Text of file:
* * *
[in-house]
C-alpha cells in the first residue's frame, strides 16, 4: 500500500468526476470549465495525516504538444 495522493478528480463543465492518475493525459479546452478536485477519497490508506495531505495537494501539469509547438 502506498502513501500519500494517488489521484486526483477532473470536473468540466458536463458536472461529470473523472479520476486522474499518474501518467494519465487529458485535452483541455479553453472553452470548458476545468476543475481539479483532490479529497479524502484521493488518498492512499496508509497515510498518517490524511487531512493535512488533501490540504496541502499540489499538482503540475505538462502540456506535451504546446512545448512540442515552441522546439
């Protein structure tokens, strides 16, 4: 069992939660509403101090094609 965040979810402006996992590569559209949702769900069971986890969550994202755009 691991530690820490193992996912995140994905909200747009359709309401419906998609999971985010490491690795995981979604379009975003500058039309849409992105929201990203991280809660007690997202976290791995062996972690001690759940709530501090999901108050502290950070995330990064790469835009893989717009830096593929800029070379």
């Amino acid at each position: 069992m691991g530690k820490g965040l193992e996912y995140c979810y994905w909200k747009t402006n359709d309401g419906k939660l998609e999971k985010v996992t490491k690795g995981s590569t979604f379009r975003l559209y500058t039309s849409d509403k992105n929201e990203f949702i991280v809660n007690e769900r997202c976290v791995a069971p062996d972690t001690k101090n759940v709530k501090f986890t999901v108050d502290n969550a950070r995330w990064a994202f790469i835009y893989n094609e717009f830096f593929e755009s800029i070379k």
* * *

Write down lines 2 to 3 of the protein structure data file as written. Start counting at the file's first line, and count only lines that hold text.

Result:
C-alpha cells in the first residue's frame, strides 16, 4: 500500500468526476470549465495525516504538444 495522493478528480463543465492518475493525459479546452478536485477519497490508506495531505495537494501539469509547438 502506498502513501500519500494517488489521484486526483477532473470536473468540466458536463458536472461529470473523472479520476486522474499518474501518467494519465487529458485535452483541455479553453472553452470548458476545468476543475481539479483532490479529497479524502484521493488518498492512499496508509497515510498518517490524511487531512493535512488533501490540504496541502499540489499538482503540475505538462502540456506535451504546446512545448512540442515552441522546439
């Protein structure tokens, strides 16, 4: 069992939660509403101090094609 965040979810402006996992590569559209949702769900069971986890969550994202755009 691991530690820490193992996912995140994905909200747009359709309401419906998609999971985010490491690795995981979604379009975003500058039309849409992105929201990203991280809660007690997202976290791995062996972690001690759940709530501090999901108050502290950070995330990064790469835009893989717009830096593929800029070379």